A soft muzzle prevents your dog from biting or chewing you or equipment, whilst still allowing them to eat and drink as normal. They also do not prevent their normal breathing. This is a great tool to use if your dog becomes aggressive due to fear or pain. It allows you to still treat and care for them whilst remaining safe yourself. A soft muzzle is a cheap and easy purchase and can easily fit in your dog medkit.
Dog First Aid Checklist – FAQs
We have answered a further four questions so we can ensure you know everything you need to about a dog first aid checklist.
This all depends on what is wrong with your dog. However, if you want a general first aid understanding you can consider enrolling yourself in a dog first aid course. These will teach you the basics from the proper way to wrap a bandage to administering meds. You also have the choice to pursue a more advanced course and learn as much as you want to.
You can use dog-specific first aid spray on your dog. Follow the instructions for the appropriate use to create a protective layer over any minor cut or scrape. They also provide antiseptic properties to minimize the chance of an infection and help with healing.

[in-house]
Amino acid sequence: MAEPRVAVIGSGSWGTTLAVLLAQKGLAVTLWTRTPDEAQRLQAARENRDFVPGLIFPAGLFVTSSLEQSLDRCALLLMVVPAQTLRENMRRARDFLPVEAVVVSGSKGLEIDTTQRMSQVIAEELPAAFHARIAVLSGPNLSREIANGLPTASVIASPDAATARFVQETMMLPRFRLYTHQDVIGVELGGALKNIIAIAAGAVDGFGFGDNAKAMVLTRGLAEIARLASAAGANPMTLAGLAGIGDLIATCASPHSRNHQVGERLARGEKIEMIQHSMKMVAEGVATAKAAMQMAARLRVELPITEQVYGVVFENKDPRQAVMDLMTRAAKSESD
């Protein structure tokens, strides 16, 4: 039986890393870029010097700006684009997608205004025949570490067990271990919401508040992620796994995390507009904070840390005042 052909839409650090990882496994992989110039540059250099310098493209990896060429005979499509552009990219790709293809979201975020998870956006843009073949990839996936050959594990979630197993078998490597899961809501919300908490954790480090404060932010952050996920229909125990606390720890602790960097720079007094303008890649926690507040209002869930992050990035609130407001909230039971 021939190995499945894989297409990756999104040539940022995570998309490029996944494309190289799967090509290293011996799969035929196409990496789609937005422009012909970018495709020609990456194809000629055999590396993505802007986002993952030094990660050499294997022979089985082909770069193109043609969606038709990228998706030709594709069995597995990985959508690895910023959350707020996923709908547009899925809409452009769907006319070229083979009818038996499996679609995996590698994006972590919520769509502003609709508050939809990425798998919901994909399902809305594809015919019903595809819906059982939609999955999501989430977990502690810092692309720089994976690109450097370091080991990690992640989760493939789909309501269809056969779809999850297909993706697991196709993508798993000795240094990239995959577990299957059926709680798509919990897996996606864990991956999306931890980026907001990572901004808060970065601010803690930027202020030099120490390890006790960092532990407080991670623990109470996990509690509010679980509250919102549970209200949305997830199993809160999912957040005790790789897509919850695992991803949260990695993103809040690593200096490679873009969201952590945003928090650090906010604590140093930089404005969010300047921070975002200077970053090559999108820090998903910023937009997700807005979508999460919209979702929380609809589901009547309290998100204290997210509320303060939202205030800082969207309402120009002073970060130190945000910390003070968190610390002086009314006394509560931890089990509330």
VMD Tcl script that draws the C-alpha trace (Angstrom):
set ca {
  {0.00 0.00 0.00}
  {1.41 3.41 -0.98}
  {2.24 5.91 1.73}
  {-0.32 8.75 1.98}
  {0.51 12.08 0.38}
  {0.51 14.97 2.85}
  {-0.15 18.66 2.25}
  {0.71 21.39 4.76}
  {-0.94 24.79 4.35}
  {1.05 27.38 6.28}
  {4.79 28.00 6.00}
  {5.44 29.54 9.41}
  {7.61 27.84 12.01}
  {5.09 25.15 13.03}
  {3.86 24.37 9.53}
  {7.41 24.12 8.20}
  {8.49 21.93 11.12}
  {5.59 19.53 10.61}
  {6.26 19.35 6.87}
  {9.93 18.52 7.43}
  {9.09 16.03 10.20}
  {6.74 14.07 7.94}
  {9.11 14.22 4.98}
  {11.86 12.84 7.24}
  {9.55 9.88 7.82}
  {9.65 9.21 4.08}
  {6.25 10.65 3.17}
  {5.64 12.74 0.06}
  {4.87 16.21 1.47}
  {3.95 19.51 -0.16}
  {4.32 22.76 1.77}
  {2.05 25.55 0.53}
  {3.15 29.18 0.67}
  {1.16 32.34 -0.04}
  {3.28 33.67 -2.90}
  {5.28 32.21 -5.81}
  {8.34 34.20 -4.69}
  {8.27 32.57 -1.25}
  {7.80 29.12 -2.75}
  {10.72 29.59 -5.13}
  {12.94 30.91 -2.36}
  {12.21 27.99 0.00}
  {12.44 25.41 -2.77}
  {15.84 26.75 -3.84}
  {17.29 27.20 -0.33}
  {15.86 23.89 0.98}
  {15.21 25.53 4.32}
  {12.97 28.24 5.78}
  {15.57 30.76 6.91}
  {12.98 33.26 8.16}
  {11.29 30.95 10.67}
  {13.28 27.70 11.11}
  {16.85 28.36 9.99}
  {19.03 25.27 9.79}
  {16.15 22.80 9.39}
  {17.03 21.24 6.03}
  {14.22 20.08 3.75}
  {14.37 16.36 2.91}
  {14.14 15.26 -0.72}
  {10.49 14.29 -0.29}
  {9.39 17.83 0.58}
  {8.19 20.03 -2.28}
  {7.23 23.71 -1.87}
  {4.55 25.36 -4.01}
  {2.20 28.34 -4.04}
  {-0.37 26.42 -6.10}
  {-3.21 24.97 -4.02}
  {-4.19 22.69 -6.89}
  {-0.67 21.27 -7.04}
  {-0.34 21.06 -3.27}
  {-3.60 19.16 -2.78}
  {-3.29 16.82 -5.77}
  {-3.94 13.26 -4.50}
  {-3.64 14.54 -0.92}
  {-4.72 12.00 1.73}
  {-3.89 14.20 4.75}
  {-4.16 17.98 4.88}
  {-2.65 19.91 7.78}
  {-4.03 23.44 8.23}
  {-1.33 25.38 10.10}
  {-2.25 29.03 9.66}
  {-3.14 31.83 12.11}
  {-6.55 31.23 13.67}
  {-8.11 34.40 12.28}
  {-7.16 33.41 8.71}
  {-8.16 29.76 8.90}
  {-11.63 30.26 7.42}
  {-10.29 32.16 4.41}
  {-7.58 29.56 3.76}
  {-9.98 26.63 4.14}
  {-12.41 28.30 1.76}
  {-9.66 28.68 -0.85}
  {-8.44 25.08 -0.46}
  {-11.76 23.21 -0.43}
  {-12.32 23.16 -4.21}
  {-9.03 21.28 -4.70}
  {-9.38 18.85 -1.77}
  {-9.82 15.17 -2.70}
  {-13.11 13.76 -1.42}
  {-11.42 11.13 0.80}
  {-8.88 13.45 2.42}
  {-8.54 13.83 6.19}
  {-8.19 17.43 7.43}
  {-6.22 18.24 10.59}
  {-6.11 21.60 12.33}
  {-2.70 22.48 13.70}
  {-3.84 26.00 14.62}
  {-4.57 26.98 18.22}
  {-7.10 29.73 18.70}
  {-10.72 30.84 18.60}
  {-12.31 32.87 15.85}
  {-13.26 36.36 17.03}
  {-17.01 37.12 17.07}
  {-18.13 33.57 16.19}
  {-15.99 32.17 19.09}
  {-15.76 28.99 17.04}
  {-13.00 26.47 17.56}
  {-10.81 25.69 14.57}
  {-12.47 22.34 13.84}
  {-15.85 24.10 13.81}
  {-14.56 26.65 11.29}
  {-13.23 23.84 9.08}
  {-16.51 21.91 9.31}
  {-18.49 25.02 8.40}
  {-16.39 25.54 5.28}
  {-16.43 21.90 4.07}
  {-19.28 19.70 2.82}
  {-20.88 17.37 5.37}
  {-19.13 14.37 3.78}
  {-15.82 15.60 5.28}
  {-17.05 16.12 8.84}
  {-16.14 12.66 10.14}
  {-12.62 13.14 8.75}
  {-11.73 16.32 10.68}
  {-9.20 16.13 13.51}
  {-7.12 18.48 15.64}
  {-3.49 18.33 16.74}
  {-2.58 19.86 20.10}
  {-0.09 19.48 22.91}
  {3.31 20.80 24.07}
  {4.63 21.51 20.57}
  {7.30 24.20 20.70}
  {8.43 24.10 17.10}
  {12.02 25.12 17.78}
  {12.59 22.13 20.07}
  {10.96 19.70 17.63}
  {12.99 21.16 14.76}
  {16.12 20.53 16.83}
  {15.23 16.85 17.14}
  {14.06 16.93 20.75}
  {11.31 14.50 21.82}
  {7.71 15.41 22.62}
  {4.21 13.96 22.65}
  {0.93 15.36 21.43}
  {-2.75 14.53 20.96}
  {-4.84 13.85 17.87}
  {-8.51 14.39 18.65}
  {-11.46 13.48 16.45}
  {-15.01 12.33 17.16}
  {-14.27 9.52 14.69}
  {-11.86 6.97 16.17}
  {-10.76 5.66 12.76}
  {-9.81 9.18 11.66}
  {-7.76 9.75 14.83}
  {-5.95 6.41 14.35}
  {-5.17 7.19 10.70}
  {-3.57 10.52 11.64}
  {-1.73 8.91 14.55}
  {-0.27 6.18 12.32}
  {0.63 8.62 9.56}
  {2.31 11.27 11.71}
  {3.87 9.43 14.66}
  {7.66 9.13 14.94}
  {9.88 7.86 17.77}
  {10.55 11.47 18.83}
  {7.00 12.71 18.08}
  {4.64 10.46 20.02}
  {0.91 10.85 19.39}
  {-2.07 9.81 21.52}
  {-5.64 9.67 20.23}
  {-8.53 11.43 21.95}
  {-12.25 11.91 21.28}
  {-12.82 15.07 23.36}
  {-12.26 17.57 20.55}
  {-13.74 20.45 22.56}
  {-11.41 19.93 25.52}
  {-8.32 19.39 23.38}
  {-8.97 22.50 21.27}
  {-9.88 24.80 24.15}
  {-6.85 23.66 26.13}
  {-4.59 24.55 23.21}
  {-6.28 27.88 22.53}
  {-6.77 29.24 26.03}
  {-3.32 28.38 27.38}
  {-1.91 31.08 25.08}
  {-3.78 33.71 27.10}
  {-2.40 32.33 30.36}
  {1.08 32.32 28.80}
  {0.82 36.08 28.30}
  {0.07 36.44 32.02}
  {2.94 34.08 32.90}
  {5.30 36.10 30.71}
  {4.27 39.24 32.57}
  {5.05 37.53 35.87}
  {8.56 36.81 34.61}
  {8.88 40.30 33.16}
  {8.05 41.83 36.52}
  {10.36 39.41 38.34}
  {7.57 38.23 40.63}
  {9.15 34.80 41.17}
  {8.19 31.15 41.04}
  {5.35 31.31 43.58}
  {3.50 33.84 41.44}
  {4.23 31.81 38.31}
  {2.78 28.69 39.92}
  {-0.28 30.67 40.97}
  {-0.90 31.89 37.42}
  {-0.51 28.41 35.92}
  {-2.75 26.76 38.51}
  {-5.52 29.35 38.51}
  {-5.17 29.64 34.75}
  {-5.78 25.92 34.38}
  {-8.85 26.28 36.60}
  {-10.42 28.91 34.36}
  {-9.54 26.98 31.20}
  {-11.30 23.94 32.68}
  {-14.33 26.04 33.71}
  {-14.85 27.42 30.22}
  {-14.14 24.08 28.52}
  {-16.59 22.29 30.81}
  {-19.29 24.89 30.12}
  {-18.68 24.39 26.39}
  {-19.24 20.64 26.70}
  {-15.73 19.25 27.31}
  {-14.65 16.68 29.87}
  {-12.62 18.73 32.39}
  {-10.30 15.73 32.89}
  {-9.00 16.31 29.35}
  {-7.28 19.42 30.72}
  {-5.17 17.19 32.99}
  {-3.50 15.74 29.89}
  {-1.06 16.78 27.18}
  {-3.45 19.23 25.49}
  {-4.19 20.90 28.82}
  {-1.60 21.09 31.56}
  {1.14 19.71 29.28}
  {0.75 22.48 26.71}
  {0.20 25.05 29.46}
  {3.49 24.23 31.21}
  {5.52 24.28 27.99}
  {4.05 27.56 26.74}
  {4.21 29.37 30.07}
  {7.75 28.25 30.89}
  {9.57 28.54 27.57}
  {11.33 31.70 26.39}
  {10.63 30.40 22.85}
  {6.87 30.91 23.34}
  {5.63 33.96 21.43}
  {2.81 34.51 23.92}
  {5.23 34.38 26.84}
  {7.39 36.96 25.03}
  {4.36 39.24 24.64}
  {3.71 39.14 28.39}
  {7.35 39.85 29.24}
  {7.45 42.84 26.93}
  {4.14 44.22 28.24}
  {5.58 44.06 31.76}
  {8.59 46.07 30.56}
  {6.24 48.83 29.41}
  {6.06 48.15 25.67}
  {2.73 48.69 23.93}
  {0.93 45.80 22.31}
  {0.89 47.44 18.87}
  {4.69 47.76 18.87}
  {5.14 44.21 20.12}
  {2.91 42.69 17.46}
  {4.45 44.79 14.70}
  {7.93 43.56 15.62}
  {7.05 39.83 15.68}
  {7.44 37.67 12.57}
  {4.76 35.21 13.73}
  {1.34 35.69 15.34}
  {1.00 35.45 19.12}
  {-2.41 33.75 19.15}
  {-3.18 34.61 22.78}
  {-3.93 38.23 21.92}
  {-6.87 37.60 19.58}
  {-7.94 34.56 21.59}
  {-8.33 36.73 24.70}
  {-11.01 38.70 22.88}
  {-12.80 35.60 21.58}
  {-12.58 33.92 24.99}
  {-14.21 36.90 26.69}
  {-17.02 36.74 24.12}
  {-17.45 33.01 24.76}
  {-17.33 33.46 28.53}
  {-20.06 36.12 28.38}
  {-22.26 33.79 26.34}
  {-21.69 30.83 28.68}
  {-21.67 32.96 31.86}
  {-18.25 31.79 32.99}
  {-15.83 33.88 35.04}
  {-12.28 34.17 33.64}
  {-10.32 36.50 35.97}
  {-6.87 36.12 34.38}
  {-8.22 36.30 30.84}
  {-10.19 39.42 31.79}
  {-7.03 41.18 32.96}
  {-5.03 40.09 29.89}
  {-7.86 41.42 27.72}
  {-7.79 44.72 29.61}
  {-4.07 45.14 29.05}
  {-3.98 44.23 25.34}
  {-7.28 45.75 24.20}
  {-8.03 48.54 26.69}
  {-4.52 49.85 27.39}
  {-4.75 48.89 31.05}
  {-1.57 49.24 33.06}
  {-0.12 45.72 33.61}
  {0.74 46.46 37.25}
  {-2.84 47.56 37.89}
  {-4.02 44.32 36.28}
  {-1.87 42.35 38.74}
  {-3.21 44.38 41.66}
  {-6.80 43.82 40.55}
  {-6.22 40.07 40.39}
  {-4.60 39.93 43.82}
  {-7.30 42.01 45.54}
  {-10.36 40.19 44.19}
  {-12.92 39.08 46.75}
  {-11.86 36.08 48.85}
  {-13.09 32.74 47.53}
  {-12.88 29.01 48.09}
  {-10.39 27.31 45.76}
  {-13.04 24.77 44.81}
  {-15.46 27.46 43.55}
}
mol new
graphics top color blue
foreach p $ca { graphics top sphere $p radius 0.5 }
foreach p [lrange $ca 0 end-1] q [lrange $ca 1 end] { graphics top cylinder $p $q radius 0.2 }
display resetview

Each first aid spray is slightly different from the other. From the dosage to the distance you need between your dog’s wound and the spray, never just assume. Furthermore, if your dog has any wound but small, a spray is not good enough. This requires immediate veterinary care.
We would strongly recommend putting together a first aid kit for your dog. They can minimize pain, help with healing, and even aid your pet’s survival chances in emergency situations. Not owning a dog first aid kit is taking a chance with your pup’s life. Why would any owner want to make this gamble? If you can afford the proper care for your dog, a first aid kit should be on that list.
A first aid kit can not replace the skill and knowledge that a vet possesses. However, they can help to prevent unnecessary vet visits and aiding healing at home. It all depends o the severity of your dog’s health. Overall, a vet’s opinion and care are irreplaceable.
A dog first aid checklist is a must-have for any dog owner. It prepares for the worst-case scenario and allows you to make sure your pet is well taken care of and in minimal pain during an unprecedented event.